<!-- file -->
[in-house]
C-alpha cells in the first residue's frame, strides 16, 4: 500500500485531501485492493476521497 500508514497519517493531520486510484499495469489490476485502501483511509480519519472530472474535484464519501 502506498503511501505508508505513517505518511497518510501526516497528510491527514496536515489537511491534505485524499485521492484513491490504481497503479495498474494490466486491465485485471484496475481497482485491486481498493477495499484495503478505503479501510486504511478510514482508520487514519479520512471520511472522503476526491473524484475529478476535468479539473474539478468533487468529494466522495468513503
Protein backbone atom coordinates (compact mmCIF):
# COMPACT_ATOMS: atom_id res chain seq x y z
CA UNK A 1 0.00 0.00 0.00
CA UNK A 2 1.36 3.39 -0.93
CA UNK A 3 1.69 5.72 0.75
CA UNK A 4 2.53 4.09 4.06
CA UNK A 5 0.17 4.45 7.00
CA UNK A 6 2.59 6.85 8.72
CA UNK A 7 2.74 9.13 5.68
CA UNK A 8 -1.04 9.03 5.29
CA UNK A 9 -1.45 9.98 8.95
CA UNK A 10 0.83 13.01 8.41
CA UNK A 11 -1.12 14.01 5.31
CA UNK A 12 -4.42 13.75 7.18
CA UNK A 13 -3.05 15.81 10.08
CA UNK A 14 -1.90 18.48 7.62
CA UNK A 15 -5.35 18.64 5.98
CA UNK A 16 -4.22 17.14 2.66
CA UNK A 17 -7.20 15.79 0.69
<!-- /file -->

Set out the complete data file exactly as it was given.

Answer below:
[in-house]
C-alpha cells in the first residue's frame, strides 16, 4: 500500500485531501485492493476521497 500508514497519517493531520486510484499495469489490476485502501483511509480519519472530472474535484464519501 502506498503511501505508508505513517505518511497518510501526516497528510491527514496536515489537511491534505485524499485521492484513491490504481497503479495498474494490466486491465485485471484496475481497482485491486481498493477495499484495503478505503479501510486504511478510514482508520487514519479520512471520511472522503476526491473524484475529478476535468479539473474539478468533487468529494466522495468513503
Protein backbone atom coordinates (compact mmCIF):
# COMPACT_ATOMS: atom_id res chain seq x y z
CA UNK A 1 0.00 0.00 0.00
CA UNK A 2 1.36 3.39 -0.93
CA UNK A 3 1.69 5.72 0.75
CA UNK A 4 2.53 4.09 4.06
CA UNK A 5 0.17 4.45 7.00
CA UNK A 6 2.59 6.85 8.72
CA UNK A 7 2.74 9.13 5.68
CA UNK A 8 -1.04 9.03 5.29
CA UNK A 9 -1.45 9.98 8.95
CA UNK A 10 0.83 13.01 8.41
CA UNK A 11 -1.12 14.01 5.31
CA UNK A 12 -4.42 13.75 7.18
CA UNK A 13 -3.05 15.81 10.08
CA UNK A 14 -1.90 18.48 7.62
CA UNK A 15 -5.35 18.64 5.98
CA UNK A 16 -4.22 17.14 2.66
CA UNK A 17 -7.20 15.79 0.69